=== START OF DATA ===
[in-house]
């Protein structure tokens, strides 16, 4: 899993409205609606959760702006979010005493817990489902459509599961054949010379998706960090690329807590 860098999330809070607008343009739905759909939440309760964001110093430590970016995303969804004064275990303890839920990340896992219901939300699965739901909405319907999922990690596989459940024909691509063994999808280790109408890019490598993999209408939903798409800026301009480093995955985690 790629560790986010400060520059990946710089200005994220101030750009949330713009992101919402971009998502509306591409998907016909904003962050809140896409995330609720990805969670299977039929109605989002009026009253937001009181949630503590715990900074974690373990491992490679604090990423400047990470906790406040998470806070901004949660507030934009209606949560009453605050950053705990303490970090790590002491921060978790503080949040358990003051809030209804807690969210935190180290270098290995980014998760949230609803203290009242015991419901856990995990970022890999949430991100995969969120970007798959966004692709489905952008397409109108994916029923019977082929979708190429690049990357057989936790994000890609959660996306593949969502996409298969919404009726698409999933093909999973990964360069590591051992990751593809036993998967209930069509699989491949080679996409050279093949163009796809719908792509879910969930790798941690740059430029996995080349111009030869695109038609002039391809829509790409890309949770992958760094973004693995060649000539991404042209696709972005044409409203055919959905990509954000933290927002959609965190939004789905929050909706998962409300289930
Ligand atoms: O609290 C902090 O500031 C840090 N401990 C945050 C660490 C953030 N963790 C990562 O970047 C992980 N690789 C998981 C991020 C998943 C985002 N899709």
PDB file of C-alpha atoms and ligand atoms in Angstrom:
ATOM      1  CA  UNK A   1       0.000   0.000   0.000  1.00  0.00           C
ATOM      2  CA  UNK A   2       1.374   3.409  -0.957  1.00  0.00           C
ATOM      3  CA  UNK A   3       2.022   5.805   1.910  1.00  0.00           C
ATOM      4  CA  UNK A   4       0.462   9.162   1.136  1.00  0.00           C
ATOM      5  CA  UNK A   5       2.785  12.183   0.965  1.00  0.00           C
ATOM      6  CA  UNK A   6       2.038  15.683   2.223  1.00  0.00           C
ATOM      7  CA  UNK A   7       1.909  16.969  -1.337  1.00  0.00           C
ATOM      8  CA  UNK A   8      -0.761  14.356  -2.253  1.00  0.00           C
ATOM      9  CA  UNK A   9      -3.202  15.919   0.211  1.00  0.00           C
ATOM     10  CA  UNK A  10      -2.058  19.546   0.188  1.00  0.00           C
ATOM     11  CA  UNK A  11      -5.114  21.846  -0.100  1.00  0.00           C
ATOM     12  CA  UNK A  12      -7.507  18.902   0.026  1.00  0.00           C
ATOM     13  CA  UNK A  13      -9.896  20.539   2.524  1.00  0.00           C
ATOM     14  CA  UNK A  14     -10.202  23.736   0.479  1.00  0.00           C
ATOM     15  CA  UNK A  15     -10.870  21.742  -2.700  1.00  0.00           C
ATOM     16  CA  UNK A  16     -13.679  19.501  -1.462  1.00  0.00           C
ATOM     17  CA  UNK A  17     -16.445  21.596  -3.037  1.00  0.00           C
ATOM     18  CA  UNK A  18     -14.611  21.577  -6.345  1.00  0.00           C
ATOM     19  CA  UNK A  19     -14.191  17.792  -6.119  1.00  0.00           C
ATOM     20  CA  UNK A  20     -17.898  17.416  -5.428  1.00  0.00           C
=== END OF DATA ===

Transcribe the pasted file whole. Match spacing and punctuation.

[in-house]
């Protein structure tokens, strides 16, 4: 899993409205609606959760702006979010005493817990489902459509599961054949010379998706960090690329807590 860098999330809070607008343009739905759909939440309760964001110093430590970016995303969804004064275990303890839920990340896992219901939300699965739901909405319907999922990690596989459940024909691509063994999808280790109408890019490598993999209408939903798409800026301009480093995955985690 790629560790986010400060520059990946710089200005994220101030750009949330713009992101919402971009998502509306591409998907016909904003962050809140896409995330609720990805969670299977039929109605989002009026009253937001009181949630503590715990900074974690373990491992490679604090990423400047990470906790406040998470806070901004949660507030934009209606949560009453605050950053705990303490970090790590002491921060978790503080949040358990003051809030209804807690969210935190180290270098290995980014998760949230609803203290009242015991419901856990995990970022890999949430991100995969969120970007798959966004692709489905952008397409109108994916029923019977082929979708190429690049990357057989936790994000890609959660996306593949969502996409298969919404009726698409999933093909999973990964360069590591051992990751593809036993998967209930069509699989491949080679996409050279093949163009796809719908792509879910969930790798941690740059430029996995080349111009030869695109038609002039391809829509790409890309949770992958760094973004693995060649000539991404042209696709972005044409409203055919959905990509954000933290927002959609965190939004789905929050909706998962409300289930
Ligand atoms: O609290 C902090 O500031 C840090 N401990 C945050 C660490 C953030 N963790 C990562 O970047 C992980 N690789 C998981 C991020 C998943 C985002 N899709």
PDB file of C-alpha atoms and ligand atoms in Angstrom:
ATOM      1  CA  UNK A   1       0.000   0.000   0.000  1.00  0.00           C
ATOM      2  CA  UNK A   2       1.374   3.409  -0.957  1.00  0.00           C
ATOM      3  CA  UNK A   3       2.022   5.805   1.910  1.00  0.00           C
ATOM      4  CA  UNK A   4       0.462   9.162   1.136  1.00  0.00           C
ATOM      5  CA  UNK A   5       2.785  12.183   0.965  1.00  0.00           C
ATOM      6  CA  UNK A   6       2.038  15.683   2.223  1.00  0.00           C
ATOM      7  CA  UNK A   7       1.909  16.969  -1.337  1.00  0.00           C
ATOM      8  CA  UNK A   8      -0.761  14.356  -2.253  1.00  0.00           C
ATOM      9  CA  UNK A   9      -3.202  15.919   0.211  1.00  0.00           C
ATOM     10  CA  UNK A  10      -2.058  19.546   0.188  1.00  0.00           C
ATOM     11  CA  UNK A  11      -5.114  21.846  -0.100  1.00  0.00           C
ATOM     12  CA  UNK A  12      -7.507  18.902   0.026  1.00  0.00           C
ATOM     13  CA  UNK A  13      -9.896  20.539   2.524  1.00  0.00           C
ATOM     14  CA  UNK A  14     -10.202  23.736   0.479  1.00  0.00           C
ATOM     15  CA  UNK A  15     -10.870  21.742  -2.700  1.00  0.00           C
ATOM     16  CA  UNK A  16     -13.679  19.501  -1.462  1.00  0.00           C
ATOM     17  CA  UNK A  17     -16.445  21.596  -3.037  1.00  0.00           C
ATOM     18  CA  UNK A  18     -14.611  21.577  -6.345  1.00  0.00           C
ATOM     19  CA  UNK A  19     -14.191  17.792  -6.119  1.00  0.00           C
ATOM     20  CA  UNK A  20     -17.898  17.416  -5.428  1.00  0.00           C